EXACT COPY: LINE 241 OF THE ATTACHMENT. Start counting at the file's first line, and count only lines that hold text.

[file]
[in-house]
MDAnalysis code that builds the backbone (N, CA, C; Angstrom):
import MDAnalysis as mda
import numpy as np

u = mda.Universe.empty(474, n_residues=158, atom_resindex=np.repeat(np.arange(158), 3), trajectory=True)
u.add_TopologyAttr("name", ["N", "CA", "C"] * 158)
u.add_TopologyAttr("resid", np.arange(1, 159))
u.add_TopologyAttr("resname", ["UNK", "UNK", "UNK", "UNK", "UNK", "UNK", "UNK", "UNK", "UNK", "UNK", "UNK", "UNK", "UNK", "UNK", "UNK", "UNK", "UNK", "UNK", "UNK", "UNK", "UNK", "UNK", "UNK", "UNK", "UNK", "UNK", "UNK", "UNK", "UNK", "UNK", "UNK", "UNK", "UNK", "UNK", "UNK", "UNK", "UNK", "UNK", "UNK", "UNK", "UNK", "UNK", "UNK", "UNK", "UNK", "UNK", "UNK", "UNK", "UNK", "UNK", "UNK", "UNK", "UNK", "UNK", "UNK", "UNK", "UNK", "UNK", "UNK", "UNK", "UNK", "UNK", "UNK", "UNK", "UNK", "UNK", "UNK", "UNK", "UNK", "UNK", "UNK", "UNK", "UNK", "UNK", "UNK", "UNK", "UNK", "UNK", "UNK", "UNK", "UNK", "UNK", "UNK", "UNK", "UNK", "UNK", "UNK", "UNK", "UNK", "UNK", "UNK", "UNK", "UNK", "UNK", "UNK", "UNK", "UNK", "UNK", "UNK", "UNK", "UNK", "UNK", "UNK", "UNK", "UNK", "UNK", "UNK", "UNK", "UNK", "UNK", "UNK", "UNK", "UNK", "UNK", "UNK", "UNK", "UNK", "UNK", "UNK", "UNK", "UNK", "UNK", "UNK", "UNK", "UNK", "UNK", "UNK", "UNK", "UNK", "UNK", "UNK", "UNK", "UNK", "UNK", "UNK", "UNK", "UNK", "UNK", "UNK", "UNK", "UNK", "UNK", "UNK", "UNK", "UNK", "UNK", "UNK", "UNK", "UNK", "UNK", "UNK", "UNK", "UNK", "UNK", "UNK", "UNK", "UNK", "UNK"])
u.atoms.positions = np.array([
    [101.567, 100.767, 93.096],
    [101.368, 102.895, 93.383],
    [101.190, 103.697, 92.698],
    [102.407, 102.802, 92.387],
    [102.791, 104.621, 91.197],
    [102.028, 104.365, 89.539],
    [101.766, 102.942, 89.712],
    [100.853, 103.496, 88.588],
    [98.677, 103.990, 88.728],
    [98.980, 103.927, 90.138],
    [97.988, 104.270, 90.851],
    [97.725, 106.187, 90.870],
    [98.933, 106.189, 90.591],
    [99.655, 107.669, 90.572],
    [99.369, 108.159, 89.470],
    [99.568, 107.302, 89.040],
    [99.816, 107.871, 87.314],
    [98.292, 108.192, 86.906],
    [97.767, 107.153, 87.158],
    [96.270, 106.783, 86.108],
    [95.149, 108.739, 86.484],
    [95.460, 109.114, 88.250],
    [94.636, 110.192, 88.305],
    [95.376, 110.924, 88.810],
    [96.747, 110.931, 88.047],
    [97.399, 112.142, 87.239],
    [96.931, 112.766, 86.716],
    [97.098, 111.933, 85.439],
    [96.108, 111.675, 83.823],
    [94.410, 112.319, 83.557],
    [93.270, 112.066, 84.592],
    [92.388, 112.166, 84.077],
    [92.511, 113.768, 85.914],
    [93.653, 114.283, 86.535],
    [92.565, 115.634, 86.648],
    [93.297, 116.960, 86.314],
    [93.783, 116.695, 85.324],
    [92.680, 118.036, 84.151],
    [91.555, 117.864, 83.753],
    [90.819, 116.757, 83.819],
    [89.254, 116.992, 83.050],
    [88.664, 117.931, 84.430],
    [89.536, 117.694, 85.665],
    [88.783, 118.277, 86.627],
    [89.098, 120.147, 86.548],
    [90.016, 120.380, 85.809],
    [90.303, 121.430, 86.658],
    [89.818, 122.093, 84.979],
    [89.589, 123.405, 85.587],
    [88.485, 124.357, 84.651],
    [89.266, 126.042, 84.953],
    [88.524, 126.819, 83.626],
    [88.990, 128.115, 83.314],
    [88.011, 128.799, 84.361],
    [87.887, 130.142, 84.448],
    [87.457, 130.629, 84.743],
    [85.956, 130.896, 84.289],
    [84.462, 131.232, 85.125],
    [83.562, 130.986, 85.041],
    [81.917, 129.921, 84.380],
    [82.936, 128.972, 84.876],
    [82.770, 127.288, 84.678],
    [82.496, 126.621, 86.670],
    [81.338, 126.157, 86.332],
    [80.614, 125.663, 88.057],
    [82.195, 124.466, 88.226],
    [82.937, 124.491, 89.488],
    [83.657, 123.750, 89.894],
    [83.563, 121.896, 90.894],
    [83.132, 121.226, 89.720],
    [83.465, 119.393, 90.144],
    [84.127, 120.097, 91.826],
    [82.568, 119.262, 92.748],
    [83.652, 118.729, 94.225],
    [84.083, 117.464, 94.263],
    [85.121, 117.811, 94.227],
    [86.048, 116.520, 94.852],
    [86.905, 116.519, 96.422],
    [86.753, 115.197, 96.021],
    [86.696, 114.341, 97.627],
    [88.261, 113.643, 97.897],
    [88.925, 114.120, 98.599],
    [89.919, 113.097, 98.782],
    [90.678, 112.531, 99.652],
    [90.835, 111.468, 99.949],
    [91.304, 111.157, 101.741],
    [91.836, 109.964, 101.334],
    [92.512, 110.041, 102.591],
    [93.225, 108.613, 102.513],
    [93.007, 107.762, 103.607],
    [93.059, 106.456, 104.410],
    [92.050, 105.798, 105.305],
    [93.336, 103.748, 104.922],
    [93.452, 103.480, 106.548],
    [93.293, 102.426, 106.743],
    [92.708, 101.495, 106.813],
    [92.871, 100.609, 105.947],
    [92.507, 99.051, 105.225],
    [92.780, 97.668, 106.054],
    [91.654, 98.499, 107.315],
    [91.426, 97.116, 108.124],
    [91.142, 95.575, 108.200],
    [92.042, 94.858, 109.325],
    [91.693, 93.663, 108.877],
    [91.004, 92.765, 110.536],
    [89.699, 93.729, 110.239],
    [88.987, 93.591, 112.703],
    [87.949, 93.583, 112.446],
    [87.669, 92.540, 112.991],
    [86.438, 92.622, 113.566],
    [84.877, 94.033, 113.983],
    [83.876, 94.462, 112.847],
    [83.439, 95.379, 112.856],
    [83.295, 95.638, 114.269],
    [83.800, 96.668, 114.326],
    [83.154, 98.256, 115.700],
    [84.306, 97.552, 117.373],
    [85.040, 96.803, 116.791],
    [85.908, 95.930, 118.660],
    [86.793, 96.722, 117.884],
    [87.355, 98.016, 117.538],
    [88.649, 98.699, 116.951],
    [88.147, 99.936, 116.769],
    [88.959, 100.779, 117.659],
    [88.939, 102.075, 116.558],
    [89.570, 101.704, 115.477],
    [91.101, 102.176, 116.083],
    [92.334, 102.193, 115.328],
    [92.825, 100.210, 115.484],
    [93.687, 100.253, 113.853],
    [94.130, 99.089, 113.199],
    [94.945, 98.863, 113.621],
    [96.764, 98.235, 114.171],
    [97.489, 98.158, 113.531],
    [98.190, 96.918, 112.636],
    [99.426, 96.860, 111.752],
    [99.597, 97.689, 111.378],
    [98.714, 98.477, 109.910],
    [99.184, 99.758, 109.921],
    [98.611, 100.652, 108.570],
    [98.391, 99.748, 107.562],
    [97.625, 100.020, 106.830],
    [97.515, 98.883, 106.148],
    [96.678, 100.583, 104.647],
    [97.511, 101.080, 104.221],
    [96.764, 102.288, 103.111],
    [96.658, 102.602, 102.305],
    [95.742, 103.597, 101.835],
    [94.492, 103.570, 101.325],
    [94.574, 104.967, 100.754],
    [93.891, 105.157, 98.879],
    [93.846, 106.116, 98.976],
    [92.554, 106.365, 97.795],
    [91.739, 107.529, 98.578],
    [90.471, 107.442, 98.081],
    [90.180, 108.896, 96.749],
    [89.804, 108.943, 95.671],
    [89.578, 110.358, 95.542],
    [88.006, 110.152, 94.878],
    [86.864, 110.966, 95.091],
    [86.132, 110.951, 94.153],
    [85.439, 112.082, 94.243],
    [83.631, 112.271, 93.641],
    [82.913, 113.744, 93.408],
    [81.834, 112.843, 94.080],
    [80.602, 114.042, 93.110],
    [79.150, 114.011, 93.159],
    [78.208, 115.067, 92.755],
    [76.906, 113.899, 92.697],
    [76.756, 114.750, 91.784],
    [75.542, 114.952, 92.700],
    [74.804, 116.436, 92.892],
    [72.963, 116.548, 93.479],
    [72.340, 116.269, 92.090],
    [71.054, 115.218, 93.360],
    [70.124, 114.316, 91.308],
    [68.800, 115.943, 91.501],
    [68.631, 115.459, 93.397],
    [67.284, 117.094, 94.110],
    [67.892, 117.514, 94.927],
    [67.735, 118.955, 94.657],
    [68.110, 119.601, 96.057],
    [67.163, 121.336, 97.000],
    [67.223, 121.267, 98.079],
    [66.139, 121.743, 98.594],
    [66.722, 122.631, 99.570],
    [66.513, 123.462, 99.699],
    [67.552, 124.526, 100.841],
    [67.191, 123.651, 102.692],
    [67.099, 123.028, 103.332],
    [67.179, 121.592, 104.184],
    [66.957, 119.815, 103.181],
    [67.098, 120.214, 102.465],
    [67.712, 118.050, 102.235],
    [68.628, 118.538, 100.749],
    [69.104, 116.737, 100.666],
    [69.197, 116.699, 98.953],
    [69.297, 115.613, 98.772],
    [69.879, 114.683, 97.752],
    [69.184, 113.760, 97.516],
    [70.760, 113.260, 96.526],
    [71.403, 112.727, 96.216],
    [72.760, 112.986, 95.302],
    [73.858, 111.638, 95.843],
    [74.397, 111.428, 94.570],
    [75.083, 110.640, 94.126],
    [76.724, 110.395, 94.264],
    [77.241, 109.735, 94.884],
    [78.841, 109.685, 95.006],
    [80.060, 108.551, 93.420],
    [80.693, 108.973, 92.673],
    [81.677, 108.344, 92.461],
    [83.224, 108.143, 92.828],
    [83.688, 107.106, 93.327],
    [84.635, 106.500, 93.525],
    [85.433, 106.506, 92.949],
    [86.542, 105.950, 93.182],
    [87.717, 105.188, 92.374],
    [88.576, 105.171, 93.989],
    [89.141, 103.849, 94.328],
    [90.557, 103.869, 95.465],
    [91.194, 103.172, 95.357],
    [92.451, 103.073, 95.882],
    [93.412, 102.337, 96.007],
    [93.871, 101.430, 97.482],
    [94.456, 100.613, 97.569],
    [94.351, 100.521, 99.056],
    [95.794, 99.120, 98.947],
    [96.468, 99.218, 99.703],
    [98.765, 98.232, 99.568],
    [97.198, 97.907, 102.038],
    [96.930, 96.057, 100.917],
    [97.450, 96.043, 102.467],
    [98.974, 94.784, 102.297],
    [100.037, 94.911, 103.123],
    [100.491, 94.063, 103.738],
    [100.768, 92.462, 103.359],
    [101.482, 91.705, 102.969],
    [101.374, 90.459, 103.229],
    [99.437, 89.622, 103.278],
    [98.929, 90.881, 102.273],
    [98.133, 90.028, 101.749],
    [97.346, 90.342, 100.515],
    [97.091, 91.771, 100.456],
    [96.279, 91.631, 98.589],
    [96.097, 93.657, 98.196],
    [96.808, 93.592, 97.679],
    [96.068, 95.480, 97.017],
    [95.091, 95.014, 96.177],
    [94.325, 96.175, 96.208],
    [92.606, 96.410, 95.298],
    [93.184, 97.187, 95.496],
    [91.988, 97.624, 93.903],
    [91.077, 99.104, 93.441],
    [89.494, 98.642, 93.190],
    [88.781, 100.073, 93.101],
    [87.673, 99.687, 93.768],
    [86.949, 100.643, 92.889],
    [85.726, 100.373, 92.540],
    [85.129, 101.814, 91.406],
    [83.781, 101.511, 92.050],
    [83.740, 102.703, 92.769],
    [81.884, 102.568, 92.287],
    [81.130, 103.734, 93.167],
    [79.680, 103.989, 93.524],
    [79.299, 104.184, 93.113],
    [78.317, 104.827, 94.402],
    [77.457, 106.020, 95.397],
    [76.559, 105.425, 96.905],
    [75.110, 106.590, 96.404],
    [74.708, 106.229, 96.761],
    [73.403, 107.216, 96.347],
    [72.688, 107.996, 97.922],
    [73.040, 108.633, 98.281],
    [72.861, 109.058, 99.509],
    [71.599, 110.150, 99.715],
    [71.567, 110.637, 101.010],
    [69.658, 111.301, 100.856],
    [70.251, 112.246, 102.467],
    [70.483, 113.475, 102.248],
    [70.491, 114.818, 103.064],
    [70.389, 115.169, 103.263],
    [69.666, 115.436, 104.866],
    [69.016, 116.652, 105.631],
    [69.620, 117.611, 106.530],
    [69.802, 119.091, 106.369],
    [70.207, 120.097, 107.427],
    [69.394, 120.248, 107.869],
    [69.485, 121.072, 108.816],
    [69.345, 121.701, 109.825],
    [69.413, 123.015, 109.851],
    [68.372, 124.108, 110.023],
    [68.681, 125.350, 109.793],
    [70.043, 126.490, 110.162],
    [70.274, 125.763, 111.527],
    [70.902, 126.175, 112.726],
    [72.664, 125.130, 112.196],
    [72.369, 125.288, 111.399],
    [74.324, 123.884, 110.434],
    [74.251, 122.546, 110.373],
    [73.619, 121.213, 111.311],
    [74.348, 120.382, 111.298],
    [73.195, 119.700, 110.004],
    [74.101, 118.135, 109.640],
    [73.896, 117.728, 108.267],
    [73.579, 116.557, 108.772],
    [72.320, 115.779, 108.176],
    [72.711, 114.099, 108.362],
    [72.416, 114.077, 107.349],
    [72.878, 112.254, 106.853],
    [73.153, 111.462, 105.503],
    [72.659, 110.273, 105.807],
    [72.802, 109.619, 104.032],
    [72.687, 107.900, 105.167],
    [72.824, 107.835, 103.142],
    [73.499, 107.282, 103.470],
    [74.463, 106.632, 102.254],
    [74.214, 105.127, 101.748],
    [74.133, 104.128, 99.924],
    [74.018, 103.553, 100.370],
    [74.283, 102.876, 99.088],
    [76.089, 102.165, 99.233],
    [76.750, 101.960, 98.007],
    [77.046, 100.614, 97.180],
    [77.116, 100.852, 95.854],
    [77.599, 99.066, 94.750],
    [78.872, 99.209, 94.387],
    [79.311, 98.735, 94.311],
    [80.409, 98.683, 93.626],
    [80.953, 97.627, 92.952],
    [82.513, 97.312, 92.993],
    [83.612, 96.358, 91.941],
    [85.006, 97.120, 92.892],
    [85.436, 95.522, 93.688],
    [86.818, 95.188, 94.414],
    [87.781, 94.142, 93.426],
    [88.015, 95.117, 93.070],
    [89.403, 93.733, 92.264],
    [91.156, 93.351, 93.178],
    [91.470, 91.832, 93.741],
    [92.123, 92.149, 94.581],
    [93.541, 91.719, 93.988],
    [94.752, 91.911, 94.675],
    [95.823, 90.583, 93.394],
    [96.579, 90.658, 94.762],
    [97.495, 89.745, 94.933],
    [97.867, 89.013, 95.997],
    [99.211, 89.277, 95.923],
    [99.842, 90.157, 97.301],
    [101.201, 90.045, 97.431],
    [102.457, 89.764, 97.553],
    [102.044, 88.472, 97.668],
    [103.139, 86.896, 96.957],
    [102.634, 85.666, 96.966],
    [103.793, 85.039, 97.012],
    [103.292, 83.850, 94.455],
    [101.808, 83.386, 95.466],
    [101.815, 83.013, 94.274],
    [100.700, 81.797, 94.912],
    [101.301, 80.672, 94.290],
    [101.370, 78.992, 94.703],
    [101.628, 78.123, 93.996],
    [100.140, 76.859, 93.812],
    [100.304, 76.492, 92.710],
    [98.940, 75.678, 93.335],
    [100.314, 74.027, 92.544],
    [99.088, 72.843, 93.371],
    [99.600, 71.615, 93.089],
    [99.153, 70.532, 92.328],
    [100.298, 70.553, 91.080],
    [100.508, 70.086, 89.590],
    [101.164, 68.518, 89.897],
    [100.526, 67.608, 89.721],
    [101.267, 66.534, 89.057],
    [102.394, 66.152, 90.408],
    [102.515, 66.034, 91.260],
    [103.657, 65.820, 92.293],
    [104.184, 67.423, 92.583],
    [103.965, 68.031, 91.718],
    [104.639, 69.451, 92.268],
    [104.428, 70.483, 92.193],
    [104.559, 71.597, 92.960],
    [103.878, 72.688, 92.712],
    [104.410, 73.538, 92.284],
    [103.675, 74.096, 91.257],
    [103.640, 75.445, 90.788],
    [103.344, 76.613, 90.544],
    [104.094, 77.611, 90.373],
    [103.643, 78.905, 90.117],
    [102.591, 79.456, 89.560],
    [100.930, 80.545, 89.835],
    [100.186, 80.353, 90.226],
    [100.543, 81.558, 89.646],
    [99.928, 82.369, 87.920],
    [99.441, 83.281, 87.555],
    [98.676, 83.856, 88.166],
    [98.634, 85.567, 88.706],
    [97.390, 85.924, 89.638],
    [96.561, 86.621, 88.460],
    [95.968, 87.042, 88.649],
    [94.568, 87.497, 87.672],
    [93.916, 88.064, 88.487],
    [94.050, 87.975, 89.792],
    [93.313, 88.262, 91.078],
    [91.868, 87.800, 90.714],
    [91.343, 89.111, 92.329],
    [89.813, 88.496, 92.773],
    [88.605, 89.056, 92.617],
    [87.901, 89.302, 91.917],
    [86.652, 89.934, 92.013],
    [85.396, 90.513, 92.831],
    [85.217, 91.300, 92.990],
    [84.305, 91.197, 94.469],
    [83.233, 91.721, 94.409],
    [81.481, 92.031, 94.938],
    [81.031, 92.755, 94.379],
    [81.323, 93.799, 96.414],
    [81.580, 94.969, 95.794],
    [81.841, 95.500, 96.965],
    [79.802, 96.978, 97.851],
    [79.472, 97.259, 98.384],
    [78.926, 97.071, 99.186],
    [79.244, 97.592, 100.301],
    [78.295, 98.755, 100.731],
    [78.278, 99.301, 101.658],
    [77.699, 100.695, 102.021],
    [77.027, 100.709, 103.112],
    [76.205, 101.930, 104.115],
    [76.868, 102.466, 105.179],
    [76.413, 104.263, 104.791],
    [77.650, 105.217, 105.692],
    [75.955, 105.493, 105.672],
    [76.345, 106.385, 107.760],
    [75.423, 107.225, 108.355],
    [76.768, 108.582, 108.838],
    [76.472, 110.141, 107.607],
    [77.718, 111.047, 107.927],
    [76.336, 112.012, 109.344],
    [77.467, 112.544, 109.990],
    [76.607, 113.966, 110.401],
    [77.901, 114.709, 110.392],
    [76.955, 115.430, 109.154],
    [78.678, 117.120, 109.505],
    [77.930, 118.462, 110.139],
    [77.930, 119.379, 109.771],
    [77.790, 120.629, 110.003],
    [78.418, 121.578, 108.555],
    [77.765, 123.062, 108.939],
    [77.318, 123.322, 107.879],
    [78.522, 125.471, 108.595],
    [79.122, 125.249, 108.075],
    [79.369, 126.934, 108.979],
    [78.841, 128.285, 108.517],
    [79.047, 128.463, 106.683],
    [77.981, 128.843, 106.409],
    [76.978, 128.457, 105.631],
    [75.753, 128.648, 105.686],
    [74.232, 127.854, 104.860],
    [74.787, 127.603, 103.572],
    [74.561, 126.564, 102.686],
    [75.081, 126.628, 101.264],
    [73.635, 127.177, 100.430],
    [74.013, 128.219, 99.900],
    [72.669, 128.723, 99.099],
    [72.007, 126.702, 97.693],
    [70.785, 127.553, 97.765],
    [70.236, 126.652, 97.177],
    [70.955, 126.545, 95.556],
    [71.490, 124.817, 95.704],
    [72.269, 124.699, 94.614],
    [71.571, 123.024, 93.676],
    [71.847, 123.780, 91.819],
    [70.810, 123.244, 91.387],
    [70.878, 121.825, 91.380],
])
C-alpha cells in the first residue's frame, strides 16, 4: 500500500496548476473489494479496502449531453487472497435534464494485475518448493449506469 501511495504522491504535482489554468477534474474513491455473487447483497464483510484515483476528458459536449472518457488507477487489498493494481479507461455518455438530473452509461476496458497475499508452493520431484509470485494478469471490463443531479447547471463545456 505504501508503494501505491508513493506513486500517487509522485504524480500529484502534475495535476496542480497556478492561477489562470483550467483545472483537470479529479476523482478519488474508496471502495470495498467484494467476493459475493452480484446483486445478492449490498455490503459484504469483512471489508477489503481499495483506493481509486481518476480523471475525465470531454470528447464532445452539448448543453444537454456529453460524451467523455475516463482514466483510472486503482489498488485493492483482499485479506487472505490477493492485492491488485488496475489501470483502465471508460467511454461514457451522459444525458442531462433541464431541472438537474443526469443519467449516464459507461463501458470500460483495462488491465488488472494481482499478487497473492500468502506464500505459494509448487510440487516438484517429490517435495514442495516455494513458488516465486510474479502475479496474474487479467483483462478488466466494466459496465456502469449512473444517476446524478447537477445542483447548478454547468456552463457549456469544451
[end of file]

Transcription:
    [96.930, 96.057, 100.917],